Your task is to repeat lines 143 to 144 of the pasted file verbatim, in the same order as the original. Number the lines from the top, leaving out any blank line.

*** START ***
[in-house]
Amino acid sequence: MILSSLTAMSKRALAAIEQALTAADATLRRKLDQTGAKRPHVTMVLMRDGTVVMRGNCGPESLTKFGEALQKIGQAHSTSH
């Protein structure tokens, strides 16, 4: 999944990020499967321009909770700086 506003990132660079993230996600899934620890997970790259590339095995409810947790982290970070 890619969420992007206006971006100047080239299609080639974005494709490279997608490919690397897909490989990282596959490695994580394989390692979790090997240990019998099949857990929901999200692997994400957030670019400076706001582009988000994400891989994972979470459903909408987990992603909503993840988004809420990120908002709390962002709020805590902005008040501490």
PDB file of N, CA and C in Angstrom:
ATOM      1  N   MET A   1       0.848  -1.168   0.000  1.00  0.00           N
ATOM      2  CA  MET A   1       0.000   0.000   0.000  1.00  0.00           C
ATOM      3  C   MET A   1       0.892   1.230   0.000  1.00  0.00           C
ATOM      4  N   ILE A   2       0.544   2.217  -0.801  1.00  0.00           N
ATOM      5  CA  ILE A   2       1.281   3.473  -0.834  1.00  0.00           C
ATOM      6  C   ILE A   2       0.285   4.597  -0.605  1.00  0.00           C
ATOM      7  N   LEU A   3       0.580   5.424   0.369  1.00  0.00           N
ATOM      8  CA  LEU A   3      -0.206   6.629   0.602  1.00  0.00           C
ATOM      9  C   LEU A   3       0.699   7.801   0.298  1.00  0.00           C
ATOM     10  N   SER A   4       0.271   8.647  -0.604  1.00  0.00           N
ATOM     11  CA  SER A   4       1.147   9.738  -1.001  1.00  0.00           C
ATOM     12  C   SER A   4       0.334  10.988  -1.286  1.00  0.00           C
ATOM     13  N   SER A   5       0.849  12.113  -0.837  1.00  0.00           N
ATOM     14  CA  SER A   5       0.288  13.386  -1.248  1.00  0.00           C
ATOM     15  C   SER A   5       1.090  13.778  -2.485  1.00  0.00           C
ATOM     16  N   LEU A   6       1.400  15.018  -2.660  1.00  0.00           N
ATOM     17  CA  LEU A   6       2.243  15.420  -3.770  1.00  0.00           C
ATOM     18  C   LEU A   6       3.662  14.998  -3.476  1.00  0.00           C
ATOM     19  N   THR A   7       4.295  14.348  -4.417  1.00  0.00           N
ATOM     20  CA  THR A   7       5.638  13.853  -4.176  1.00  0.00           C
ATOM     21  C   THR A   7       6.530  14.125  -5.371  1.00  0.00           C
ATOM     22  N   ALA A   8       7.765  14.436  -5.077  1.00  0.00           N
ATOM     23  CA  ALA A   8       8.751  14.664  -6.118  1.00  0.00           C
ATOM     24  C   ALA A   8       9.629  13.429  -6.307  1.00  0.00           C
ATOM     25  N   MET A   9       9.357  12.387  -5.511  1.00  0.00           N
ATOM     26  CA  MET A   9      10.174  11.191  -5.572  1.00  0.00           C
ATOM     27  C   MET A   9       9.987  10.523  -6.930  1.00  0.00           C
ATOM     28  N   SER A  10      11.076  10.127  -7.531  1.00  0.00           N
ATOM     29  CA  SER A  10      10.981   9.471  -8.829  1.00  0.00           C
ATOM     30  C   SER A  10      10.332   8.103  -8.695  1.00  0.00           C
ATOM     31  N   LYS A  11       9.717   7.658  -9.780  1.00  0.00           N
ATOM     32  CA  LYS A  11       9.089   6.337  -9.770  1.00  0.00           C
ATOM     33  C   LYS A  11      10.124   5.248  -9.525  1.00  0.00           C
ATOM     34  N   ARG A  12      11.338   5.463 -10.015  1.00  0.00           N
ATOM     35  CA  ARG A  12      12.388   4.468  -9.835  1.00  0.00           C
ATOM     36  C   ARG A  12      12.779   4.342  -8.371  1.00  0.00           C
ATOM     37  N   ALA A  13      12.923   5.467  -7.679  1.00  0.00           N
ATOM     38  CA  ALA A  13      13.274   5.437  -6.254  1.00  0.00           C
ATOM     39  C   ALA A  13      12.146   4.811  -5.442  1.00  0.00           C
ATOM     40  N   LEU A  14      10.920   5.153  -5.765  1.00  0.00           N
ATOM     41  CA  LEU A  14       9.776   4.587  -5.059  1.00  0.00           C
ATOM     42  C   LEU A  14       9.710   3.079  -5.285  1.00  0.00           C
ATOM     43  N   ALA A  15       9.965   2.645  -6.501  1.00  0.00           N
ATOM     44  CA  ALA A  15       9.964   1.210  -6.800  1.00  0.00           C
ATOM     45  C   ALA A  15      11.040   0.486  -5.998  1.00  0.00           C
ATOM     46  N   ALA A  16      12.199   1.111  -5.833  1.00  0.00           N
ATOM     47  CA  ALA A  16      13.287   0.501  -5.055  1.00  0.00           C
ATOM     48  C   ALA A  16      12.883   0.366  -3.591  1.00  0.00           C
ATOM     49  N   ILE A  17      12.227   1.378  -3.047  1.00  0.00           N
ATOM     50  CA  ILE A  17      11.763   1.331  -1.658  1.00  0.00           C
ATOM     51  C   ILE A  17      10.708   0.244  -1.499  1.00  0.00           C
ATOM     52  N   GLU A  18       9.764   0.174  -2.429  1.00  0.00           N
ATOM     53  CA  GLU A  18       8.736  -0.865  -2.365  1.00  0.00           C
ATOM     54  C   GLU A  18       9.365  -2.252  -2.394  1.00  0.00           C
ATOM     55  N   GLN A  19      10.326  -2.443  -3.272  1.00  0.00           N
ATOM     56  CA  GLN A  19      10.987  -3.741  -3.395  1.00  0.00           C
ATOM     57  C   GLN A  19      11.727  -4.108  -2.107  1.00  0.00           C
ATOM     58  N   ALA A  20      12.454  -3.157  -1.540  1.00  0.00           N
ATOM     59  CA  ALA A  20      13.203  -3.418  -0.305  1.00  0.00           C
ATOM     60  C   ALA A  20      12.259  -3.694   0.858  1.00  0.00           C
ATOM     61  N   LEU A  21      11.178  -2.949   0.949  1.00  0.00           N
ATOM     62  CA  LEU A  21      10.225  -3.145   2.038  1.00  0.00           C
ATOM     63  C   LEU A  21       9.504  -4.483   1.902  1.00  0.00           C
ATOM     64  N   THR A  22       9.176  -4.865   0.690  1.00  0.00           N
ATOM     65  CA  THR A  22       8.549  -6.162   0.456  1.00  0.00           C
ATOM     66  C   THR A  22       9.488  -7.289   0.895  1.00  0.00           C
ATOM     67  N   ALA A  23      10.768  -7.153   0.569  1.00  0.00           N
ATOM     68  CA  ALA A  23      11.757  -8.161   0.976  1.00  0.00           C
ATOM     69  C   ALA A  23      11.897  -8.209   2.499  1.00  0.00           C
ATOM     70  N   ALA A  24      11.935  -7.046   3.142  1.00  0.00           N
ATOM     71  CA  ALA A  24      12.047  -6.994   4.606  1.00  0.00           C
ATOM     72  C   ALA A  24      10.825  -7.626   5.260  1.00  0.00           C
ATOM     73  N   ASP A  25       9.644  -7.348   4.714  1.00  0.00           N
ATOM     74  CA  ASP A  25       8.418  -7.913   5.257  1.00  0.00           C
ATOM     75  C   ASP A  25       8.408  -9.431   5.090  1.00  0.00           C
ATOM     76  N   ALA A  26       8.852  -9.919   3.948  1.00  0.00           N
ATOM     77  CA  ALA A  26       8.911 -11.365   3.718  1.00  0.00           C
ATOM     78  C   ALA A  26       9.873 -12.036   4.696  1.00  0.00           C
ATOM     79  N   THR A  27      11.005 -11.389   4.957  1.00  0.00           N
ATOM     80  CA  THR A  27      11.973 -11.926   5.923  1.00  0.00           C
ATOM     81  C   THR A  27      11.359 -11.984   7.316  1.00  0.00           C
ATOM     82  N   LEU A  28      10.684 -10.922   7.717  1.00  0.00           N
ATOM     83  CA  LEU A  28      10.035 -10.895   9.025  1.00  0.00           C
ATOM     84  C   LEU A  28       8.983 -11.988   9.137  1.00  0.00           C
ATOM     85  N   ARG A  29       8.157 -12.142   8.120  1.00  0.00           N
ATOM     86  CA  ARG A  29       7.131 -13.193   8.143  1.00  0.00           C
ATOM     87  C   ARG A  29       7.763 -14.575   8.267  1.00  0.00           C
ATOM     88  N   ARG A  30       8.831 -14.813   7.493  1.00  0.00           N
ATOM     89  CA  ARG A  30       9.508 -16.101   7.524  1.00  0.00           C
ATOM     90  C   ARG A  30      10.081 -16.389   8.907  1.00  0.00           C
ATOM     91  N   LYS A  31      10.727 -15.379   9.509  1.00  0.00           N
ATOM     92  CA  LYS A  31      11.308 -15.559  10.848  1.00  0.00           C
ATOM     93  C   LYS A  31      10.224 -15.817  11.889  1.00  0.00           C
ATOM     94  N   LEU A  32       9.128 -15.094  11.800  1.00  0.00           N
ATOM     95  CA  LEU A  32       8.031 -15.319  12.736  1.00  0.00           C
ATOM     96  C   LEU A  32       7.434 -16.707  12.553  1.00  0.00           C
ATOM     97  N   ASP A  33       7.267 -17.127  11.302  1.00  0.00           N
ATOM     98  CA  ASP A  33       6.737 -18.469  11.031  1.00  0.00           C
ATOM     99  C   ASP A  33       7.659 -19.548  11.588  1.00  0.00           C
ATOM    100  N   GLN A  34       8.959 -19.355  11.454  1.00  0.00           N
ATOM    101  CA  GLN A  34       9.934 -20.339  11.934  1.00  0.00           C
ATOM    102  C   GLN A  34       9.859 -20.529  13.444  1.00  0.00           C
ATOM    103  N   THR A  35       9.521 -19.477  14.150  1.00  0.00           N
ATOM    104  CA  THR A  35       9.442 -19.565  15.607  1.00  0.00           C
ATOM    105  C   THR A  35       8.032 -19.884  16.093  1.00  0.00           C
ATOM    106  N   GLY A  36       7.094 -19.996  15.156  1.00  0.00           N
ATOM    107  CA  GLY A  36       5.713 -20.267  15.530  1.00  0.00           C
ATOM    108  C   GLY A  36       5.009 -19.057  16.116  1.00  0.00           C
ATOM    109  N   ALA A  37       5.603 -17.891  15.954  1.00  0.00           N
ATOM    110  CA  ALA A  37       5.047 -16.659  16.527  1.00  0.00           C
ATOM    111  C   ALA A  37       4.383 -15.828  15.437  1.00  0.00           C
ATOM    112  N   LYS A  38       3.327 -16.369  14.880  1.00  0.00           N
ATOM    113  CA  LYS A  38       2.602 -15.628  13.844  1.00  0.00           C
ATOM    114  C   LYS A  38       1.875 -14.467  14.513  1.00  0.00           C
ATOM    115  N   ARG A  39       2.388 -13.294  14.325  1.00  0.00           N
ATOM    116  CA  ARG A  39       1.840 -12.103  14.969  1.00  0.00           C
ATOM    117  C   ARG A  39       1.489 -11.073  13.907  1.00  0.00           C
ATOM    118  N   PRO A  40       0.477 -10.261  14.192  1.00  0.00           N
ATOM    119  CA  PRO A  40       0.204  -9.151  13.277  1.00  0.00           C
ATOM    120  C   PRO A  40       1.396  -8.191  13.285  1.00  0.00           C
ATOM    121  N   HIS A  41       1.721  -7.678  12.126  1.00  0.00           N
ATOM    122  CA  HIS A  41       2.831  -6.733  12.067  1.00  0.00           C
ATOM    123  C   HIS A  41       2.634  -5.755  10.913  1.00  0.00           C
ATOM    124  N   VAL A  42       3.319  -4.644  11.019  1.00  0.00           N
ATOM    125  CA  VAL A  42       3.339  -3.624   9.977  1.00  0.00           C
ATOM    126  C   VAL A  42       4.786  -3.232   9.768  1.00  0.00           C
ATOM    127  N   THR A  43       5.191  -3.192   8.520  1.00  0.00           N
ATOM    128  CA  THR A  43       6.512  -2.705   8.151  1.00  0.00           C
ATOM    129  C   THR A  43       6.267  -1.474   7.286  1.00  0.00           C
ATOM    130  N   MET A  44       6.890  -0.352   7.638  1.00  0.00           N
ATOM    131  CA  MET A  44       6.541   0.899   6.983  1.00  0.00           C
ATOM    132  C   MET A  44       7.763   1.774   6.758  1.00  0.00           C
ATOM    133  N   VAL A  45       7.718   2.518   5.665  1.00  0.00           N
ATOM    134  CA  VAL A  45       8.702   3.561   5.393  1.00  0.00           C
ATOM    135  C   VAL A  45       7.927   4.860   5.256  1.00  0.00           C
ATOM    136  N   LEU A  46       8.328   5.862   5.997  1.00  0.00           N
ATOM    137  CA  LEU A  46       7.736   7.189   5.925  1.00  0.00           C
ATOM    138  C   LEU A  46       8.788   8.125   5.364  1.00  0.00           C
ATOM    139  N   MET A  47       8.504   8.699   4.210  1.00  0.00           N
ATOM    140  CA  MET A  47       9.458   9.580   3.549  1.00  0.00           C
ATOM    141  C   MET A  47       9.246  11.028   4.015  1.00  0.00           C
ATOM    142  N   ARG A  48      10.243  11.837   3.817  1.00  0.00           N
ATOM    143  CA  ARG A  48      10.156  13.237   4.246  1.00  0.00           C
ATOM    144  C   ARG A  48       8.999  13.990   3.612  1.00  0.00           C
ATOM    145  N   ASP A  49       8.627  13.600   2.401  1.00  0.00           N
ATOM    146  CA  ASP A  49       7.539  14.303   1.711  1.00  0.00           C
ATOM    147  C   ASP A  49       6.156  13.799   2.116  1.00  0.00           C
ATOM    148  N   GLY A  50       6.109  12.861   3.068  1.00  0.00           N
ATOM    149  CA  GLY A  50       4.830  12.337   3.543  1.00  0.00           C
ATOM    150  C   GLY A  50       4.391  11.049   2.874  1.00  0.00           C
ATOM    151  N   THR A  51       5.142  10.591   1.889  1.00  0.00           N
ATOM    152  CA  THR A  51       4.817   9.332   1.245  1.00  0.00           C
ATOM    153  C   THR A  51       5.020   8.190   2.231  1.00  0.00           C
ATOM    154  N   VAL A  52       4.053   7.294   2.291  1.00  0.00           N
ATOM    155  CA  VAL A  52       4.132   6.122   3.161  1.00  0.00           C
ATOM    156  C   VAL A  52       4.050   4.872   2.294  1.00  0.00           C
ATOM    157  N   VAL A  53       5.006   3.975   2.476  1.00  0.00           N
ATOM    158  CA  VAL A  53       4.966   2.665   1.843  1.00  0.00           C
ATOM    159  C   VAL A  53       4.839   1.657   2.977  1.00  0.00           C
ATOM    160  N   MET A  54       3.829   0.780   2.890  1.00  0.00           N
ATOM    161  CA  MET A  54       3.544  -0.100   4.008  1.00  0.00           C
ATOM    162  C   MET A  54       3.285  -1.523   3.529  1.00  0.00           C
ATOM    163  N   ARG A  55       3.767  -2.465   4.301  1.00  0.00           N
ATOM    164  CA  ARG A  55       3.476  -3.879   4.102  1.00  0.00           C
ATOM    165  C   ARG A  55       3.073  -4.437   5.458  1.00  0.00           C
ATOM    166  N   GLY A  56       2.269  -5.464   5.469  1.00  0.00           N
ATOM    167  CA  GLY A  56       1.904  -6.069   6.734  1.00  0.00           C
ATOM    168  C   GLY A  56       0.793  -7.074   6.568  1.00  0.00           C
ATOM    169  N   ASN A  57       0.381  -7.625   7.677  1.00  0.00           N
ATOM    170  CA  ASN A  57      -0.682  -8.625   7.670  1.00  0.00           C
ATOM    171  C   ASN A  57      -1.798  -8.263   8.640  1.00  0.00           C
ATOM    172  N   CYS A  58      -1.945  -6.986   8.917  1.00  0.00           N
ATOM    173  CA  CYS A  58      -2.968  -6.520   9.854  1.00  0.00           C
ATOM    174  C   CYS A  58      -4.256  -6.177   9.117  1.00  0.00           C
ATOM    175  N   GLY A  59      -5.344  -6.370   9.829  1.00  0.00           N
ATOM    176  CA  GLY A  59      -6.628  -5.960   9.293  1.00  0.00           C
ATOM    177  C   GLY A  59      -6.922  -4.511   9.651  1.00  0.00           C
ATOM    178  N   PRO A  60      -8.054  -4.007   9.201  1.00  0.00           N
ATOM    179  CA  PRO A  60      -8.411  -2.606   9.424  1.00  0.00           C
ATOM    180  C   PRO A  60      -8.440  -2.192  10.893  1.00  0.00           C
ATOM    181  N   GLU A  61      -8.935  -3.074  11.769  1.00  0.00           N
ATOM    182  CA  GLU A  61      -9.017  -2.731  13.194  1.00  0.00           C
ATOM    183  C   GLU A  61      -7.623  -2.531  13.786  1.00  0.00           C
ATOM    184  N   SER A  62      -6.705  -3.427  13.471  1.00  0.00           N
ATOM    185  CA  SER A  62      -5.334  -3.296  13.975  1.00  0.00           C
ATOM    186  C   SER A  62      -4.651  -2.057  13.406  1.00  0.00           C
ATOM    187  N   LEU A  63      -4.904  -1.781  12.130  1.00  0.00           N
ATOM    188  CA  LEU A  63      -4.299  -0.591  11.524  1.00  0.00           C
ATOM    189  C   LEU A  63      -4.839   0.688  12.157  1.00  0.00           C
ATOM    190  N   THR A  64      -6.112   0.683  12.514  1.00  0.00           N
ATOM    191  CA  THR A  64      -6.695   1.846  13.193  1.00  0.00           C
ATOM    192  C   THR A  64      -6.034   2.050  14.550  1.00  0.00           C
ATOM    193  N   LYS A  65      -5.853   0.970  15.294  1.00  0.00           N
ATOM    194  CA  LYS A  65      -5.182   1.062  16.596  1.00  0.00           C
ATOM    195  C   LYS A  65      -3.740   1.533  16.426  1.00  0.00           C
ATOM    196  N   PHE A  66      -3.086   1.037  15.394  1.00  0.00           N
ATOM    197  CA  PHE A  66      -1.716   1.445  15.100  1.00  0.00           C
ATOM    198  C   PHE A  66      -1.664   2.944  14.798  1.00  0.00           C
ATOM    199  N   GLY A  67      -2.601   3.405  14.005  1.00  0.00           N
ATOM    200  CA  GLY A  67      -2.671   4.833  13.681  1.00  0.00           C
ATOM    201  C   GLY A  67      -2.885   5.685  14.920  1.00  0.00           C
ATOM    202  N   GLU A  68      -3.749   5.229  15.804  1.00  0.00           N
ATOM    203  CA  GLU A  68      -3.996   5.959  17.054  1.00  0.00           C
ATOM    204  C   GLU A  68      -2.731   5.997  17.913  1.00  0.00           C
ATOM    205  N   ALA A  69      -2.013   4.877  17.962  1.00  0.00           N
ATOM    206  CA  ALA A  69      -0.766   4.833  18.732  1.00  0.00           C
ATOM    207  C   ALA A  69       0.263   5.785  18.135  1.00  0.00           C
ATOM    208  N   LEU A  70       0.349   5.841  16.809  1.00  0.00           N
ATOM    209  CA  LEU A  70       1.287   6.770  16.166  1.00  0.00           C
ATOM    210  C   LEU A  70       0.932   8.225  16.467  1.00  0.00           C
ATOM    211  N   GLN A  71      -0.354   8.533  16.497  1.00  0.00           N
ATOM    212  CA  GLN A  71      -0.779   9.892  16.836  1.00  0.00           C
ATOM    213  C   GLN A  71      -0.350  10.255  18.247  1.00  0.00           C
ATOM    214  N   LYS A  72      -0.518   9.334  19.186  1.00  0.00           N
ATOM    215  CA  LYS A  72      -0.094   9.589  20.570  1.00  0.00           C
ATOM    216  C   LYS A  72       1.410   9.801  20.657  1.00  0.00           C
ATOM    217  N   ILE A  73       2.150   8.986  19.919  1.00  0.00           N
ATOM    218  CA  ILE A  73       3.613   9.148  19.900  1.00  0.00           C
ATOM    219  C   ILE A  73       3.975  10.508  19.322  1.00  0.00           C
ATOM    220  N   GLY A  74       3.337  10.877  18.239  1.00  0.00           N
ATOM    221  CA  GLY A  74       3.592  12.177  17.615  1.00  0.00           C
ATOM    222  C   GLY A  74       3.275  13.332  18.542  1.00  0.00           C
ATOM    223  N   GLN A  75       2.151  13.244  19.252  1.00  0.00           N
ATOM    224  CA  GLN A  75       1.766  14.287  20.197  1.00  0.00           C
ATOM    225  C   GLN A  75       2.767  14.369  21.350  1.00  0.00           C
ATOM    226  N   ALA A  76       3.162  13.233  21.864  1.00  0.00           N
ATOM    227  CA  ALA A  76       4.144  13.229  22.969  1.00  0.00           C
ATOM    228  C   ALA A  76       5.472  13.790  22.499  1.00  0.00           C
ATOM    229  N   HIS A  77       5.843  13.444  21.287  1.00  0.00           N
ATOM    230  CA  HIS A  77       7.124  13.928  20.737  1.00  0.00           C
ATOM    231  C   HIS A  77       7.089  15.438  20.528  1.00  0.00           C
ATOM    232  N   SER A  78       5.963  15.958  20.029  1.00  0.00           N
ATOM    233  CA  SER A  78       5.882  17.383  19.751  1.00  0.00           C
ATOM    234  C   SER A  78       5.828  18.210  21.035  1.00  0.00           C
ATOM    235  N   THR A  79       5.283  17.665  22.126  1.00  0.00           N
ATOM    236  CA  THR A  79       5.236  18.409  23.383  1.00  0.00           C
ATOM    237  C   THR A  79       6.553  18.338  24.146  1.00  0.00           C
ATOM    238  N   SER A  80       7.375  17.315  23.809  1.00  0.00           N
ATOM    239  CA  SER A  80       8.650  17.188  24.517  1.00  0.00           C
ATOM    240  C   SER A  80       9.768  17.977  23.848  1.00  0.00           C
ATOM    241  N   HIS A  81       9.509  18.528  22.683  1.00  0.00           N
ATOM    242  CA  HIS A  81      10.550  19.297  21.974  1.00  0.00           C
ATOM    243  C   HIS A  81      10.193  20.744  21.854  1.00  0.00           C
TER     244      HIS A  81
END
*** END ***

ATOM    139  N   MET A  47       8.504   8.699   4.210  1.00  0.00           N
ATOM    140  CA  MET A  47       9.458   9.580   3.549  1.00  0.00           C